This idea wasn't totally unprecedented, but it was certainly considered radical.
The first salesman Stewart hired was appalled to discover he'd not be allowed to apply his finely tuned skill of sizing up the customer's apparent wealth and extracting as extravagant a price as possible. He resigned on the spot, telling the youthful Irish shopkeeper he'd be bankrupt within a month.
Cathedrals of commerce
By the time Stewart died, over five decades later, he was one of the richest men in New York.
The great department stores became cathedrals of commerce. At Stewart's "Marble Palace", the shopkeeper boasted: "You may gaze upon a million dollars' worth of goods, and no man will interrupt either your meditation or your admiration."
They took shopping to another level, sometimes literally.
Corvin's in Budapest installed a lift that became such an attraction in its own right that they began to charge for using it. In London, Harrods's moving staircase carried 4,000 people an hour.
In such shops, one could buy anything from cradles to gravestones.
Harrods offered a full funeral service. There were picture galleries, smoking rooms, tea rooms, concerts. The shop displays bled out into the street, as entrepreneurs built covered galleries around their stores.
It was, says historian Frank Trentmann, the birth of "total shopping".
The glory days of the city centre department store have faded a little. With the rise of cars has come the out-of-town shopping mall, where land is cheaper.
Tourists in England still enjoy Harrods and Selfridges, but many also head to Bicester Village, a few miles north of Oxford, an outlet that specialises in luxury brands at a discount.
But the experience of going to the shops has changed remarkably little since pioneers such as Stewart and Selfridge turned it on its head. And it may be no coincidence that they did it at a time when women were gaining in social and economic power.
There are, of course, some tired stereotypes about women and their supposed love of shopping. But the evidence implies that the stereotypes aren't completely imaginary.
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Time-use studies suggest women spend more time shopping than men.
Other research indicates that this is a matter of preference as well as duty: men tend to say they like shops with easy parking and short checkout queues. Women are more likely to prioritise different aspects of the shopping experience, such as the friendliness of sales assistants.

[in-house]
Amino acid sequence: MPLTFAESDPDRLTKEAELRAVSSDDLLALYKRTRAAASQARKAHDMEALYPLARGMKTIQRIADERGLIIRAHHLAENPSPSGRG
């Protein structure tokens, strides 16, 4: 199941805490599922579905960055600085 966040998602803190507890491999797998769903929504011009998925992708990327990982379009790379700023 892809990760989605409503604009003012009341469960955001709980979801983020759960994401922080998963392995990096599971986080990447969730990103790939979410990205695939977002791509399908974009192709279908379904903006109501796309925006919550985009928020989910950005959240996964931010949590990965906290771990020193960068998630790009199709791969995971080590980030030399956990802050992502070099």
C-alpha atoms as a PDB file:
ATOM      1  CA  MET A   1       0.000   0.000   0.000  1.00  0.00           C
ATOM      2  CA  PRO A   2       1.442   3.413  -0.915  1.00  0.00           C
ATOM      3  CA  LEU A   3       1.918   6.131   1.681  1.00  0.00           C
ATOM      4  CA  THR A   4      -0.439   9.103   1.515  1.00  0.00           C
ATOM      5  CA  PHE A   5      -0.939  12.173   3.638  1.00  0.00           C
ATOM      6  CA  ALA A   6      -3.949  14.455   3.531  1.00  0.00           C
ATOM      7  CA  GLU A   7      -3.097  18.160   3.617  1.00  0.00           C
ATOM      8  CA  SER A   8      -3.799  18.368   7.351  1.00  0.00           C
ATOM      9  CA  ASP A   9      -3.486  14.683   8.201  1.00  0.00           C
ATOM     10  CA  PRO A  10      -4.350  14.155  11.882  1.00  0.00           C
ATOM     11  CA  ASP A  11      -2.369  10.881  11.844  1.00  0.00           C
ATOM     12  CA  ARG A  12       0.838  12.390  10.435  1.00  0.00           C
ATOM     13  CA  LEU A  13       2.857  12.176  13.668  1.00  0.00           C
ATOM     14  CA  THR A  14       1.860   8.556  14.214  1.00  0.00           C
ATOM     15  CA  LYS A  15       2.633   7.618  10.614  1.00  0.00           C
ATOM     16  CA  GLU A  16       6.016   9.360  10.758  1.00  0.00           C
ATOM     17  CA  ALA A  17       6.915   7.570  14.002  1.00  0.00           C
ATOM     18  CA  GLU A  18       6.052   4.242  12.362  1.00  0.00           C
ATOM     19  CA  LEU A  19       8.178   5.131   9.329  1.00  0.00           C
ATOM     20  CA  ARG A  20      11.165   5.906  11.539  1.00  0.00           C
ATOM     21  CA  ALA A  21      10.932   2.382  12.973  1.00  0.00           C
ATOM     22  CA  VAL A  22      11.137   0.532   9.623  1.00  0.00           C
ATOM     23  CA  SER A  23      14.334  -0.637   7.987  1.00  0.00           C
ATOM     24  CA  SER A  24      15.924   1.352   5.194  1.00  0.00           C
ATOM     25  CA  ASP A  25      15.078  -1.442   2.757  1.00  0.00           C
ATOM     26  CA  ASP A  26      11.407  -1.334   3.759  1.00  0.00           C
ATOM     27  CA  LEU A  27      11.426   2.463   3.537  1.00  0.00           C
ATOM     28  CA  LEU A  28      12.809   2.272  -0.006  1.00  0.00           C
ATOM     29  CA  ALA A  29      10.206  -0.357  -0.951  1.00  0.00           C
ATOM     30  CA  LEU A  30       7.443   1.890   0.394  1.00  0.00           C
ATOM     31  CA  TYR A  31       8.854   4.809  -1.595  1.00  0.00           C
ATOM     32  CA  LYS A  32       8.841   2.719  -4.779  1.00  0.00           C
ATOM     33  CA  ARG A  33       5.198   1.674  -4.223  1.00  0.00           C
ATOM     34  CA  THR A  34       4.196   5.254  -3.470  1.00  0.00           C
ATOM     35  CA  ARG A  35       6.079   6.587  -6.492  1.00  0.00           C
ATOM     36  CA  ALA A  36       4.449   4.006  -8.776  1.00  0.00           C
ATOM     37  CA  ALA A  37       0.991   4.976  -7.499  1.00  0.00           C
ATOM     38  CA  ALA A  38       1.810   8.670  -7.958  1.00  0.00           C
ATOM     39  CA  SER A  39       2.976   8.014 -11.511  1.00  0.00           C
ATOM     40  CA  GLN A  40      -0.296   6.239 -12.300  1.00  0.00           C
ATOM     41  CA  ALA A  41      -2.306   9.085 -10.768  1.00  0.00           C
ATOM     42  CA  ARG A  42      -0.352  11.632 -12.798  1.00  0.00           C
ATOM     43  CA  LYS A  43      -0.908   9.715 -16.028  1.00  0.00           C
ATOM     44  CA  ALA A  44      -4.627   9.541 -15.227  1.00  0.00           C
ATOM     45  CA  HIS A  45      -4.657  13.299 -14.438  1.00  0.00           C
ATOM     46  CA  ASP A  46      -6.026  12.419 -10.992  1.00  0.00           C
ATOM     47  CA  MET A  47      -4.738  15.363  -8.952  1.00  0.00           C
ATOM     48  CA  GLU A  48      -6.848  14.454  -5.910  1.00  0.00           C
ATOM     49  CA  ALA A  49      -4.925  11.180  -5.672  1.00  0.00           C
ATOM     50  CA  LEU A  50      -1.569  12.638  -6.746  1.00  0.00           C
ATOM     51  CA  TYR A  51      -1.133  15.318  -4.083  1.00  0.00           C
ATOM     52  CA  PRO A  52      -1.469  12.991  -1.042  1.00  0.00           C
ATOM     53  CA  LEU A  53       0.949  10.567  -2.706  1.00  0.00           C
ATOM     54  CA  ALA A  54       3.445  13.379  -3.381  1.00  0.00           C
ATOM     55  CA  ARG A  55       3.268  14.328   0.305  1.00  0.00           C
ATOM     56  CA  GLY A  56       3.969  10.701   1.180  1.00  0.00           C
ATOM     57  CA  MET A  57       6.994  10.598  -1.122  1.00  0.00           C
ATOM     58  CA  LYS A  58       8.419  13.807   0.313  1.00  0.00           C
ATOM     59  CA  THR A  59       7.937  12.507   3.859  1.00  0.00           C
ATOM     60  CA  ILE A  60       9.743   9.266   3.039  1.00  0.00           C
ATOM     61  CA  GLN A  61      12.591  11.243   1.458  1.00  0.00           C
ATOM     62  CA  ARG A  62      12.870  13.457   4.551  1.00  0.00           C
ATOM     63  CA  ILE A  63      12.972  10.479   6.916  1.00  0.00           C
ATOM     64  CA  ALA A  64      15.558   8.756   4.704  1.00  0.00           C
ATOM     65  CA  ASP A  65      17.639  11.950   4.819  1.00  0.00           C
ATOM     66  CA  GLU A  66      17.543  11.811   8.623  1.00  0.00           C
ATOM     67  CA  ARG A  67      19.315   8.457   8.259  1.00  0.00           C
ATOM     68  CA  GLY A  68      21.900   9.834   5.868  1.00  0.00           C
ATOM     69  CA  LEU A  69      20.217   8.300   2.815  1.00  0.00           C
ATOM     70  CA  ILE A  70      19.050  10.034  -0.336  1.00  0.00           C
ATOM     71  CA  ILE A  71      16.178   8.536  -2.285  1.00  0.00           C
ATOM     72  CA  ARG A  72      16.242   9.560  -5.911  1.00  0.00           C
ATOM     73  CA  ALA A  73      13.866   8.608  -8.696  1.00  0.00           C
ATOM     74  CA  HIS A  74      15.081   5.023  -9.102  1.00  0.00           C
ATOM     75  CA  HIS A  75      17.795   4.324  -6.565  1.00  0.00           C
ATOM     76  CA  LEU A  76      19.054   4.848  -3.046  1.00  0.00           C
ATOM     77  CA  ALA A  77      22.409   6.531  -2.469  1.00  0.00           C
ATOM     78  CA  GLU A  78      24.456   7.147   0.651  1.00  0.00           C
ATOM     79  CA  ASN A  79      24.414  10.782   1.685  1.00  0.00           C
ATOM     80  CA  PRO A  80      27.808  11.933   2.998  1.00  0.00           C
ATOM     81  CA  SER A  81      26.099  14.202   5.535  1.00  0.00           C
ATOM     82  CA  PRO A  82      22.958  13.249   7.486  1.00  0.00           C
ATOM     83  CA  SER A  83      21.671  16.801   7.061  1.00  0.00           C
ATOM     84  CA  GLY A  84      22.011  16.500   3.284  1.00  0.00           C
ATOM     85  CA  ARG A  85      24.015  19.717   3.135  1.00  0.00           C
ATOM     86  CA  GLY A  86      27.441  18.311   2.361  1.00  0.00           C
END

This wouldn't have shocked Harry Gordon Selfridge. He saw that female customers offered profitable opportunities that other retailers were bungling.
One quietly revolutionary move was that Selfridges featured a ladies' lavatory, a facility London's shopkeepers had hitherto neglected to provide.
He saw - as other men apparently had not - that women might want to stay in town all day, without having to use an insalubrious public convenience or retreat to a respectable hotel for tea whenever they wanted to relieve themselves.
Selfridge's biographer Lindy Woodhead even thinks he "could justifiably claim to have helped emancipate women". That's a big claim for a shopkeeper, but social progress can sometimes come from unexpected directions.
And Harry Gordon Selfridge certainly saw himself as a social reformer.
He once explained why, at his Chicago store, he'd introduced a creche. "I came along just at the time when women wanted to step out on their own," he said.
"They came to the store and realised some of their dreams."
Tim Harford writes the Financial Times's Undercover Economist column. 50 Things That Made the Modern Economy is broadcast on the BBC World Service. You can find more information about the programme's sources and listen online or subscribe to the programme podcast.